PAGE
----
Millions of people age 65 and over fall each year according to the Centers for Disease Control and Prevention, and over 3 million of these seniors are treated in the emergency room for injuries. The staff members at The Gardens at Barry Road understand the importance of fall prevention programs and education, and we work proactively to increase the safety of our residents. While methods to prevent falls have already been put in place in our senior living apartments, such as grab bars in the shower areas and a 24-hour emergency call system, there are also many easy steps that you can take to lower your fall risk.
Good fall prevention plans require a team effort from you, your doctors and caregivers, your loved ones and the staff here at The Gardens at Barry Road. Open, honest communication is a crucial element to ensuring everyone is on the same page so that you can receive the best possible care.
Speak with those around you if you experience changes in your balance, vision or strength or are feeling anxious about the topic of falls. Anxiety is normal, especially if you have already experienced a fall in the past, but it's important to remember that you aren't alone and are surrounded by people who care and want to assist you.
The old adage "A place for everything and everything in its place" is a wise tactic to employ when considering the items in your senior living apartment and how you use them.
The first step to preventing falls is often to tidy up the floor and ensure walking paths are unobstructed by clutter, electrical cords and corners of furniture.
A good second step is to go through your home and place frequently used items such as coffee mugs or TV remotes in easy-to-reach locations. This is a simple but effective way to reduce the chance of falls since straining to reach upwards and bending or kneeling can potentially cause you to lose your balance.
Another important thing to consider is the speed at which you need certain items and keeping them in accessible locations. If the phone suddenly rings or you spill a drink, it's natural to feel the urge to hurry, but this can cause a distraction that can increase the risk of slipping. Leaving paper towels on the kitchen counter or the phone beside your bed or recliner can help you plan ahead for sudden events and make it easier to refrain from the instinct to rush in response.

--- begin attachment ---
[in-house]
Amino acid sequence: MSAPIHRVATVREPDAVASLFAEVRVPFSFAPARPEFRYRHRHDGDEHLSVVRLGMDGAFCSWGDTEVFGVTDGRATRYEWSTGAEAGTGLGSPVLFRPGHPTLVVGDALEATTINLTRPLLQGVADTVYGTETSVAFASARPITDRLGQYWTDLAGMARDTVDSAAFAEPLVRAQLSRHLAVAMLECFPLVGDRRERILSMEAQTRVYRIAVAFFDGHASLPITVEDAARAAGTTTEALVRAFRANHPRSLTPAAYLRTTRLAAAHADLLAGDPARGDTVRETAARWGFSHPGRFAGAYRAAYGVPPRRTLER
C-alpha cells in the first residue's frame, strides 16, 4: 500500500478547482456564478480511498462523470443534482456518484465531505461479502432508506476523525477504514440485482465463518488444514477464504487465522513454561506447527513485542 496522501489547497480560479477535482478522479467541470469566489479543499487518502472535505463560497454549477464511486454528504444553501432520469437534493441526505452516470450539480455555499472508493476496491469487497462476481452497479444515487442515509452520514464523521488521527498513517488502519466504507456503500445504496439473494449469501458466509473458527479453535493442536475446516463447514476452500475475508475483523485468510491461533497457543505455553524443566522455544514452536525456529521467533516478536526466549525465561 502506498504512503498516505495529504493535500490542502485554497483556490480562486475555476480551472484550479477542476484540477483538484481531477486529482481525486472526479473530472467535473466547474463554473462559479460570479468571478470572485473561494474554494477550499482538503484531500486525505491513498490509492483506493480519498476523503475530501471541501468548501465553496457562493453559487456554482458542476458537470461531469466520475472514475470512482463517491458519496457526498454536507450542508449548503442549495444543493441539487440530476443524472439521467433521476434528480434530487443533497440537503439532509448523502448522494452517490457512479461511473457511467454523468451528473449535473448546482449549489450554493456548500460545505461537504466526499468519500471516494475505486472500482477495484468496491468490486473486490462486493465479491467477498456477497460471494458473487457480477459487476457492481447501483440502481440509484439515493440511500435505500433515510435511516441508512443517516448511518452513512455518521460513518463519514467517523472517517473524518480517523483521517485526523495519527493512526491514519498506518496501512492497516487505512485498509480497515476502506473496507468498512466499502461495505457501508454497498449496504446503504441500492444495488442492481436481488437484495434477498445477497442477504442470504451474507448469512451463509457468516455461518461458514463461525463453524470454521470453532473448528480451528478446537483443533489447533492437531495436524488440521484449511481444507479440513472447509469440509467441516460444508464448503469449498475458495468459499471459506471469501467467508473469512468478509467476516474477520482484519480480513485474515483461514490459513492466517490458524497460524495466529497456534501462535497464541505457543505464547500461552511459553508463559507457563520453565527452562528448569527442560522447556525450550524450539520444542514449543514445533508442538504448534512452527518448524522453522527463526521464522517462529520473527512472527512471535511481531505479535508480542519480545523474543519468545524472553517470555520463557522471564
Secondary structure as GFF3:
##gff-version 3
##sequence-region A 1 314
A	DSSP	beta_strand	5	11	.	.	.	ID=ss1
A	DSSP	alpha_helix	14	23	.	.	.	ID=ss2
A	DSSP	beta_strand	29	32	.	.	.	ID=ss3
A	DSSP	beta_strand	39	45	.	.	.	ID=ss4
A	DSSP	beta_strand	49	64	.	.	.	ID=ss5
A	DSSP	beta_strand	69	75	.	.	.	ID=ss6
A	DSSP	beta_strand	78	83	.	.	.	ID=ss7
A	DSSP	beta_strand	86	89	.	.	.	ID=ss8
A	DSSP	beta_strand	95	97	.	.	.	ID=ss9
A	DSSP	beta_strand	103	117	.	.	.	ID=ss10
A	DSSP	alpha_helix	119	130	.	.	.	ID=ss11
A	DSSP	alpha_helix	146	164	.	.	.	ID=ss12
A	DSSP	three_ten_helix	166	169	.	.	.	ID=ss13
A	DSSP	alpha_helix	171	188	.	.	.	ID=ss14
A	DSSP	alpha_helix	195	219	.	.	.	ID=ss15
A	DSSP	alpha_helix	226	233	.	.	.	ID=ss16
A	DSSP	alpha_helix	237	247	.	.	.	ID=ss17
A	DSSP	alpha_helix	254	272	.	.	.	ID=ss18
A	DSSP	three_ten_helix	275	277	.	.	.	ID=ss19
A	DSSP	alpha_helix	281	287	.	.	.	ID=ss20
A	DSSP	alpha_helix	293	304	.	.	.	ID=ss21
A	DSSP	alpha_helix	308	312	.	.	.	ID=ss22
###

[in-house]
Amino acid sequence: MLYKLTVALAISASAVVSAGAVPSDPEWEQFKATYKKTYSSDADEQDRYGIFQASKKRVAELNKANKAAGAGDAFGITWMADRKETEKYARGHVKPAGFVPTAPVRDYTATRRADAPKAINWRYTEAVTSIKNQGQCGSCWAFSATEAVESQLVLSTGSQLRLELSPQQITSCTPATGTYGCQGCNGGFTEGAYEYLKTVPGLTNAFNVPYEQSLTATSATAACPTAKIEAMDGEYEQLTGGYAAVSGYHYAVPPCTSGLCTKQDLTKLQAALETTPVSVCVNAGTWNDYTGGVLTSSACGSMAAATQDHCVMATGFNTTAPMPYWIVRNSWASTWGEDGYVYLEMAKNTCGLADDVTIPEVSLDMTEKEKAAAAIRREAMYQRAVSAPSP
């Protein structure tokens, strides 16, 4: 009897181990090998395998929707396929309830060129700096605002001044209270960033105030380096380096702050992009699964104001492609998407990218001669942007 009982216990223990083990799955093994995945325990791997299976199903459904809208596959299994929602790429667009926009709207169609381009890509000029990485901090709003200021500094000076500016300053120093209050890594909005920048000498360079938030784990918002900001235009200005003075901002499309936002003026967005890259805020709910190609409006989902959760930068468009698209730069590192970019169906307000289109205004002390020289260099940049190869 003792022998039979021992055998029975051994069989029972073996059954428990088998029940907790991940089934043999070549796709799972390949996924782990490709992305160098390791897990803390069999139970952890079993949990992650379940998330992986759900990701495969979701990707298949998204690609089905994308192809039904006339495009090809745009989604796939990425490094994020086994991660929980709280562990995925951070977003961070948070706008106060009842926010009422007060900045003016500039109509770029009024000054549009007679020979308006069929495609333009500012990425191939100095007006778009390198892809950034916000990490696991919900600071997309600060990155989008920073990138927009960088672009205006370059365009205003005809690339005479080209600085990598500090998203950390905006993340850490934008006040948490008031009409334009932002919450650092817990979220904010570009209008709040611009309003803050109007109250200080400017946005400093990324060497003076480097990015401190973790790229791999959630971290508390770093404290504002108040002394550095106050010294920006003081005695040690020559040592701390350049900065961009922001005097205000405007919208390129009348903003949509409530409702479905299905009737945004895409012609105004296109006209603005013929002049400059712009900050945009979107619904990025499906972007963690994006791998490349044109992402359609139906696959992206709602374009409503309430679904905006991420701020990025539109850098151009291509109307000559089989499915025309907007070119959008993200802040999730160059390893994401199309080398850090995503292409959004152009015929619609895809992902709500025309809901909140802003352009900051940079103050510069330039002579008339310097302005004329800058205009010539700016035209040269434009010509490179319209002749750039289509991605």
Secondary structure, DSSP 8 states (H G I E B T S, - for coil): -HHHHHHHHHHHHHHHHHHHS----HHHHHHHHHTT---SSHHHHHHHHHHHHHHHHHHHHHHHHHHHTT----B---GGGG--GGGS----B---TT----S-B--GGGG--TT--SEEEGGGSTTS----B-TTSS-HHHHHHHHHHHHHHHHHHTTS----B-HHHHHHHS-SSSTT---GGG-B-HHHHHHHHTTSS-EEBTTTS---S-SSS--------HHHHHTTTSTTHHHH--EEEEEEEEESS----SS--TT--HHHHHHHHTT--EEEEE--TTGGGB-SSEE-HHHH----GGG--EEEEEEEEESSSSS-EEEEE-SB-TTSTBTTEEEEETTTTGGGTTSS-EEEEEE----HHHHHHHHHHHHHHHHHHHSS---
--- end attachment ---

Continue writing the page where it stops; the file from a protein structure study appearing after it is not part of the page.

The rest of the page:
Clothing that is baggy or poorly fitted to your height can also enhance fall risks. Set aside some time to go through your closet and carefully consider each article.
Pants and skirts shouldn't interfere with your legs and feet as you walk, and the waistline should fit comfortably. Pants that are too loose and tend to slide down, for example, could cause you to step on the hem and trip. Alternately, if clothes are too tight, they can constrict your movement and throw off your natural gait and balance.
Carefully choosing your footwear and never walking around in only socks are two of the easiest ways you can prevent falls. Shoes with nonslip soles, ankle support and cushioning are good for day-to-day wear. If your favorite brand features laces, it's important that they remain tied properly as you move around. An elastic shoelace such as Lock Laces can make this easier if you struggle with arthritis in your hands or have a hard time bending over.
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